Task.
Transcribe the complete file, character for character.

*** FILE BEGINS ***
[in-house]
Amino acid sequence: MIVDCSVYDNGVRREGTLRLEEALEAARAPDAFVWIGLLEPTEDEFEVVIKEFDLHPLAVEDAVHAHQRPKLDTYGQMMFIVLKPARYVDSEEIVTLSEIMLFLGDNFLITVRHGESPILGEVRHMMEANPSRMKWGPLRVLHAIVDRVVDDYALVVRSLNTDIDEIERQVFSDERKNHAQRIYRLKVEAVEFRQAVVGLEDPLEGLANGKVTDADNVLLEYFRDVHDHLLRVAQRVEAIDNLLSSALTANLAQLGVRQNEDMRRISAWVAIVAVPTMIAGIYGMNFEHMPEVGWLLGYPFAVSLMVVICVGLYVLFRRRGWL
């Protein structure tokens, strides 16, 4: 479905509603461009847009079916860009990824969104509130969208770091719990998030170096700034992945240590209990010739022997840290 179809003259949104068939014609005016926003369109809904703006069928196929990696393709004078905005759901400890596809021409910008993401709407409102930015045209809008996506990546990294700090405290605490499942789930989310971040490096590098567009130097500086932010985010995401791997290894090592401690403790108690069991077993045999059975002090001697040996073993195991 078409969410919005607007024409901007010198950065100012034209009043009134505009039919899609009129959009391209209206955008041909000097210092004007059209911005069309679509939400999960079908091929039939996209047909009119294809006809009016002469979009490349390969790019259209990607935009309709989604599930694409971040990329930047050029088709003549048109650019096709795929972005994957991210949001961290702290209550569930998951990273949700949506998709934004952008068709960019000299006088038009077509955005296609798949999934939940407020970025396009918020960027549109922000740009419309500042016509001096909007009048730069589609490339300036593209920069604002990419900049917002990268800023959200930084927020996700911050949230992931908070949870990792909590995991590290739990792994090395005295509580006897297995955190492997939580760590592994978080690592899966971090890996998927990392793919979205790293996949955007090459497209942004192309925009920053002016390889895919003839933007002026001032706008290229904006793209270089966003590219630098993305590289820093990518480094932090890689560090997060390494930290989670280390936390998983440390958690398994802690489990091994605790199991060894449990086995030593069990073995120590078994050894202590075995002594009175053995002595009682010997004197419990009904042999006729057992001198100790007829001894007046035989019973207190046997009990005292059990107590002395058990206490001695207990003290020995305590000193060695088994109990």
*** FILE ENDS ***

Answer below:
[in-house]
Amino acid sequence: MIVDCSVYDNGVRREGTLRLEEALEAARAPDAFVWIGLLEPTEDEFEVVIKEFDLHPLAVEDAVHAHQRPKLDTYGQMMFIVLKPARYVDSEEIVTLSEIMLFLGDNFLITVRHGESPILGEVRHMMEANPSRMKWGPLRVLHAIVDRVVDDYALVVRSLNTDIDEIERQVFSDERKNHAQRIYRLKVEAVEFRQAVVGLEDPLEGLANGKVTDADNVLLEYFRDVHDHLLRVAQRVEAIDNLLSSALTANLAQLGVRQNEDMRRISAWVAIVAVPTMIAGIYGMNFEHMPEVGWLLGYPFAVSLMVVICVGLYVLFRRRGWL
């Protein structure tokens, strides 16, 4: 479905509603461009847009079916860009990824969104509130969208770091719990998030170096700034992945240590209990010739022997840290 179809003259949104068939014609005016926003369109809904703006069928196929990696393709004078905005759901400890596809021409910008993401709407409102930015045209809008996506990546990294700090405290605490499942789930989310971040490096590098567009130097500086932010985010995401791997290894090592401690403790108690069991077993045999059975002090001697040996073993195991 078409969410919005607007024409901007010198950065100012034209009043009134505009039919899609009129959009391209209206955008041909000097210092004007059209911005069309679509939400999960079908091929039939996209047909009119294809006809009016002469979009490349390969790019259209990607935009309709989604599930694409971040990329930047050029088709003549048109650019096709795929972005994957991210949001961290702290209550569930998951990273949700949506998709934004952008068709960019000299006088038009077509955005296609798949999934939940407020970025396009918020960027549109922000740009419309500042016509001096909007009048730069589609490339300036593209920069604002990419900049917002990268800023959200930084927020996700911050949230992931908070949870990792909590995991590290739990792994090395005295509580006897297995955190492997939580760590592994978080690592899966971090890996998927990392793919979205790293996949955007090459497209942004192309925009920053002016390889895919003839933007002026001032706008290229904006793209270089966003590219630098993305590289820093990518480094932090890689560090997060390494930290989670280390936390998983440390958690398994802690489990091994605790199991060894449990086995030593069990073995120590078994050894202590075995002594009175053995002595009682010997004197419990009904042999006729057992001198100790007829001894007046035989019973207190046997009990005292059990107590002395058990206490001695207990003290020995305590000193060695088994109990």